As far as I can guess, your error is telling you that your template isn't correct. Here's your template:

template<class EnityType>
Enity* EnityFactory:: InstantiateEnity(EnityType type)
{
     return new type;
}

 

As far as I can throw an exception (Poor attempt at humor. It's late), here's what I think is wrong:

 

First, you return a type of 'Entity'. I think you meant, EntityType.

 

Second, 'new' creates a dynamic class of type 'Type', right? So 'new int' creates a new int. You can't do 'new 5', even though '5' is an instance of an int.

Your function doesn't create a new EntityType (a class type), it's trying to create a new instance of EntityType.

 

This is incorrect:

int myInt = 5;
new myInt;
//Or:
EntityType type;
new type;

 

This is correct:

new int;
//Or:
new EntityType;

 

Thus, this:

template<class EnityType>
Enity* EnityFactory:: InstantiateEnity(EnityType type)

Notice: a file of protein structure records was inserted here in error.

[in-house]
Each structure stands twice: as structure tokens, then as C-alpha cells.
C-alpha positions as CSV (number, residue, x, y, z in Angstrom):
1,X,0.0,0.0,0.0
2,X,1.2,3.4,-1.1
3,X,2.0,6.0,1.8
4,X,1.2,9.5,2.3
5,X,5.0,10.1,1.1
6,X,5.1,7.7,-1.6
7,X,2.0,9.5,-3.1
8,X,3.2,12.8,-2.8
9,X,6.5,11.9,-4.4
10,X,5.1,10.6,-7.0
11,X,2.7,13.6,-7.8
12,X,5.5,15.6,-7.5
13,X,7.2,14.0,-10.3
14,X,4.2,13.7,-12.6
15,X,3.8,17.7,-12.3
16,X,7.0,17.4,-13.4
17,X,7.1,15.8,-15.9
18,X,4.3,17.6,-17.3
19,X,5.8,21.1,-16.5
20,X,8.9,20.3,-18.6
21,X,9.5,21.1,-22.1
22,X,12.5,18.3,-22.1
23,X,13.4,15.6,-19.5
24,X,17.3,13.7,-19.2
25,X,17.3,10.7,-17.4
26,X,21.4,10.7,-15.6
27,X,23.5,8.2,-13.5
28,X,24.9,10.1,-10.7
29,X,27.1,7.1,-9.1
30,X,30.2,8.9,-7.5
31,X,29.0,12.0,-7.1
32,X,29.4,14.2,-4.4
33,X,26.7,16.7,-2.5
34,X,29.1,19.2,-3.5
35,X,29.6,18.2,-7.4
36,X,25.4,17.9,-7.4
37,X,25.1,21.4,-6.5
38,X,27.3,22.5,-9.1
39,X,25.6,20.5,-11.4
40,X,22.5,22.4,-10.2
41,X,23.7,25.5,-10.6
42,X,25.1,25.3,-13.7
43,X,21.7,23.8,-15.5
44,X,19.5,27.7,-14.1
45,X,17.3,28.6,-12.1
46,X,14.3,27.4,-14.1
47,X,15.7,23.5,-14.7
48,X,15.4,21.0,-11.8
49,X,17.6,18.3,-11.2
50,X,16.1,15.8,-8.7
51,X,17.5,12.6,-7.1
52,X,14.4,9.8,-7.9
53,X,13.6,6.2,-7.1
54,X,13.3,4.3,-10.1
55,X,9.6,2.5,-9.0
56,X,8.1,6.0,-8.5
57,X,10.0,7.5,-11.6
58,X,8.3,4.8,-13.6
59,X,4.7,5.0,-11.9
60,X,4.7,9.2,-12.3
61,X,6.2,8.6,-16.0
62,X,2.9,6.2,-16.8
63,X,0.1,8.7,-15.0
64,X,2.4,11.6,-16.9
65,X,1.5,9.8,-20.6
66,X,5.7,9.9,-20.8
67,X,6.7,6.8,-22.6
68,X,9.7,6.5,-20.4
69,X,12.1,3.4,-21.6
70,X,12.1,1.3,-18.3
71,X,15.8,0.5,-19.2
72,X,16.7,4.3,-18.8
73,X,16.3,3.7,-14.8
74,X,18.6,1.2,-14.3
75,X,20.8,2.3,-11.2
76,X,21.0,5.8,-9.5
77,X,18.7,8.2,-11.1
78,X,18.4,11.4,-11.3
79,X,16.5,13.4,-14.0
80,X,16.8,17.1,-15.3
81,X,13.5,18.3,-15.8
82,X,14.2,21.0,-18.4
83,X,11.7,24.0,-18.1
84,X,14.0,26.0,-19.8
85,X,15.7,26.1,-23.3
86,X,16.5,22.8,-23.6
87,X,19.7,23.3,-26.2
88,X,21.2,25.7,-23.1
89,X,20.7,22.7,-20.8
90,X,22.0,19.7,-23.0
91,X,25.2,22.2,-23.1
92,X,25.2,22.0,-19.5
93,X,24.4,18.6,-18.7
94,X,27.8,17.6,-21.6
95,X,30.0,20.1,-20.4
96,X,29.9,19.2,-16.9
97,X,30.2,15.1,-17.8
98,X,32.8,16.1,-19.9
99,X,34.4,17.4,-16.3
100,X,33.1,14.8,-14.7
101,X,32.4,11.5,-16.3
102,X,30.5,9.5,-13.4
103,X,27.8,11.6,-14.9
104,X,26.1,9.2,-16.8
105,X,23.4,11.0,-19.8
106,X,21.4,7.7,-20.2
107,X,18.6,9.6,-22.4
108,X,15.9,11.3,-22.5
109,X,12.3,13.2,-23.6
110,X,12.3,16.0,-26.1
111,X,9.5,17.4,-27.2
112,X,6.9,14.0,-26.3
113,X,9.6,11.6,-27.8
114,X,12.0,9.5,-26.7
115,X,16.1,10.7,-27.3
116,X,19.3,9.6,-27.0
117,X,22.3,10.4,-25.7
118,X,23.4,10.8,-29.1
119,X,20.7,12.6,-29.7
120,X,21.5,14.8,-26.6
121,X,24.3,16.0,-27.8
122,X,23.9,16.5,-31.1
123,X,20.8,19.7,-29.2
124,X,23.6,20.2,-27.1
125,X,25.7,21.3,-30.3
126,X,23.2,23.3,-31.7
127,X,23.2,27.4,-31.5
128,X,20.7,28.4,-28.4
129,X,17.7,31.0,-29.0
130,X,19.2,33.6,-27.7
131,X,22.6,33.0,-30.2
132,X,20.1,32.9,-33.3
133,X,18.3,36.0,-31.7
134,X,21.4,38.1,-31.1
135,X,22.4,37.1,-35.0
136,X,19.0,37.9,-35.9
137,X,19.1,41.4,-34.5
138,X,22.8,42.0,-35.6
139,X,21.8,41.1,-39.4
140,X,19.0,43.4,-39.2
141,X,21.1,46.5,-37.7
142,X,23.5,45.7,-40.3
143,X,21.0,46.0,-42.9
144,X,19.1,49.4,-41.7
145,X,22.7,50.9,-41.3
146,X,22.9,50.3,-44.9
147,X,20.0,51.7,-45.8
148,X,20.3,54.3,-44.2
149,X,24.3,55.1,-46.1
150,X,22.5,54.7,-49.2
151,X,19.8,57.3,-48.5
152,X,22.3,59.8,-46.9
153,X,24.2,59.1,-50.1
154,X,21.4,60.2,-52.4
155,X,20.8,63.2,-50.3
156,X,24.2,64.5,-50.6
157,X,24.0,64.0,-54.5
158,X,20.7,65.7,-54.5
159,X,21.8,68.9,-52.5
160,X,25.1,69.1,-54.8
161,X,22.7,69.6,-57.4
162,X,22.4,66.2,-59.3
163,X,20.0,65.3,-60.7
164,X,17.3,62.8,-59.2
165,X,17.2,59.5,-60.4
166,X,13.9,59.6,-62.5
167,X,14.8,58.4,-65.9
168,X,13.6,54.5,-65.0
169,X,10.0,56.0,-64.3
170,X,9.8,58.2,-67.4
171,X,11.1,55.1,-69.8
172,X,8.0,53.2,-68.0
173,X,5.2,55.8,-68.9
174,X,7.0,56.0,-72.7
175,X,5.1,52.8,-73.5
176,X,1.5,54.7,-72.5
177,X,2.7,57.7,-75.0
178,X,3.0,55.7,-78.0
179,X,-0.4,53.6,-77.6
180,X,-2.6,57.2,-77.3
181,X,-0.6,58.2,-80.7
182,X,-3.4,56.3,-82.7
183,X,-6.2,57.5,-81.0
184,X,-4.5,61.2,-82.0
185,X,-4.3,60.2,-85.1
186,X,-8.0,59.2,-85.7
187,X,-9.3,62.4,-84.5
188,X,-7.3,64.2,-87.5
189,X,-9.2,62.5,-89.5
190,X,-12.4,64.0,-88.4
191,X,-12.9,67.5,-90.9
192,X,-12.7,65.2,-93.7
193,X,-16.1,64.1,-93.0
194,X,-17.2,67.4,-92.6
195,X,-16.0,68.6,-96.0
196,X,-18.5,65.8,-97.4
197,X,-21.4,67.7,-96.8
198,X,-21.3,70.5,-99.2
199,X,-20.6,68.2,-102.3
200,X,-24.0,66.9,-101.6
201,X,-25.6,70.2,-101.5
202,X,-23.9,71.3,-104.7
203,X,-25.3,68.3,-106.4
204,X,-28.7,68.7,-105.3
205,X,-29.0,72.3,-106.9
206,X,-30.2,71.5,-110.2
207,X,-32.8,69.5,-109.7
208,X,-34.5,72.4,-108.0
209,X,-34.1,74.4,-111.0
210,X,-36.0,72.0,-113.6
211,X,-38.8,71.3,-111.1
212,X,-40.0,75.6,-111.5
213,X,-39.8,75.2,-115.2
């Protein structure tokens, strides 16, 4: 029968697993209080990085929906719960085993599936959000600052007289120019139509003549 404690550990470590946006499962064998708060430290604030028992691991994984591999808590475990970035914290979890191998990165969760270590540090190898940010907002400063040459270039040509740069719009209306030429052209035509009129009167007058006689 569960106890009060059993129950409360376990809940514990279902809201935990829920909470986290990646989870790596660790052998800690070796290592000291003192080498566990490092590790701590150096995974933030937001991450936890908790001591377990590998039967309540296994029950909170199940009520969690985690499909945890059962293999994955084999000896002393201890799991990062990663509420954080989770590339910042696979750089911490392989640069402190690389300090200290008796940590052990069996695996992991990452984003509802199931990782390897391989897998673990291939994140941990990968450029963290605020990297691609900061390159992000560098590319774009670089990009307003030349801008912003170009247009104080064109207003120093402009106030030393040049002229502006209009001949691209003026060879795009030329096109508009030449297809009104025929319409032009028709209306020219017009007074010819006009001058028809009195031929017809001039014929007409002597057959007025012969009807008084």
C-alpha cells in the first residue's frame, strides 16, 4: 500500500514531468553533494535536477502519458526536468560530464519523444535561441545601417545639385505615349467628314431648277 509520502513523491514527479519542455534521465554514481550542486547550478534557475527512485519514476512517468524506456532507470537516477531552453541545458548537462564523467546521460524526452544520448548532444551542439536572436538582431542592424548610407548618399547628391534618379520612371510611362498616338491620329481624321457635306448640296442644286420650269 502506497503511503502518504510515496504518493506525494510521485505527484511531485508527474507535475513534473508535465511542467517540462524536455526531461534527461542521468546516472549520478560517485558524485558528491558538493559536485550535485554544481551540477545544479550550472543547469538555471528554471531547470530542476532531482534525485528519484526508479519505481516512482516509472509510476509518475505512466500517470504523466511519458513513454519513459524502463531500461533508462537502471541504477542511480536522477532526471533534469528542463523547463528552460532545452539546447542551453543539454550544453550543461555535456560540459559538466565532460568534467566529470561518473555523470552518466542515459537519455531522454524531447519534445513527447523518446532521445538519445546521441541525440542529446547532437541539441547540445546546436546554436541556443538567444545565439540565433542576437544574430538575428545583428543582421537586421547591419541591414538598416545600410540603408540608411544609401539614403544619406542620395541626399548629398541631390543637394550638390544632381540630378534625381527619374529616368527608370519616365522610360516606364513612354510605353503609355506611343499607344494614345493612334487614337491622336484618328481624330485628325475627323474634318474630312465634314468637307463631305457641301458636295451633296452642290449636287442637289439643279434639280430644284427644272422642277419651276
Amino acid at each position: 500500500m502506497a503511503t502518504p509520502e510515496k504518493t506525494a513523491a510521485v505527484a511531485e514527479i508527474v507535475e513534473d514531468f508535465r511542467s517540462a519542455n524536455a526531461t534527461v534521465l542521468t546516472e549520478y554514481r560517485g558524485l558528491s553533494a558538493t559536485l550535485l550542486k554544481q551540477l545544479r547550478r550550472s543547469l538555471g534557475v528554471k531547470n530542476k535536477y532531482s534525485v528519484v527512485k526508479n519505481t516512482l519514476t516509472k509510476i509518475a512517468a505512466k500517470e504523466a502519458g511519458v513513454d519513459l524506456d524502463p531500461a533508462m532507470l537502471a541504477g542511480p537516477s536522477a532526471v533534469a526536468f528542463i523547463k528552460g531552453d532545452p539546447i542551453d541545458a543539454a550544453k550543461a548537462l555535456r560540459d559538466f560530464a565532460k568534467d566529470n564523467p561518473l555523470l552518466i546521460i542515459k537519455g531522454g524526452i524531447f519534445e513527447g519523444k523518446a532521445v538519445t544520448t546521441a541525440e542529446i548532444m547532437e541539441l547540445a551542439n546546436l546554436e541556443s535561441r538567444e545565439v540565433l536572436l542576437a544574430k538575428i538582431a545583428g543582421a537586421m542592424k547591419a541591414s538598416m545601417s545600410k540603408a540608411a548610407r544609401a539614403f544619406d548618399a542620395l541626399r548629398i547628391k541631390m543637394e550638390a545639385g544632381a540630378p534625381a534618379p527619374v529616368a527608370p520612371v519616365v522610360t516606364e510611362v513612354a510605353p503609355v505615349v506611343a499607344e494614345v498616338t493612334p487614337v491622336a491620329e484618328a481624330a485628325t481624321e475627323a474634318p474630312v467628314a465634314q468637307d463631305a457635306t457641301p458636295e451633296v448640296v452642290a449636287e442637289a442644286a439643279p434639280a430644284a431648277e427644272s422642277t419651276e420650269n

{
     return new type;
}

 

Should be this:

template<class EnityType>
EnityType* EnityFactory:: InstantiateEnity(EnityType type)
{
     return new EnityType;
}

 

And since you aren't using the parameter at all, you might as well remove it:

template<class EnityType>
EnityType* EnityFactory:: InstantiateEnity()
{
     return new EnityType;
}
I didn't explain that too well, but did you understand what I mean? You can't 'new' an instance of a type, you can only new a type itself.
 
 
Edit: Now I see your error message!
 
Using the corrected code I show above, the correct way to call such a function would be:
Entity *myEntity = eFactory.InstantiateEnity<Entity>();
 
By the way, the definition of your entire templated function must be in the header file, as ugly as that is. It's a shortcoming of templates. Any function that is templated must be entirely (declaration and definition) in the header. sad.png
Edited by Servant of the Lord

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Sorry for asking again, I did the change as you mention Lord, but now it give me the error

error C2276: * : illegal operation on bound member function expression. 

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At the line you said the error is you are trying to assign an Entity the address of a method that returns a pointer to an Entity. I guess you would want to assign an Entity pointer (Entity *) the Entity pointer that is returned by the InstantiateEntity() method.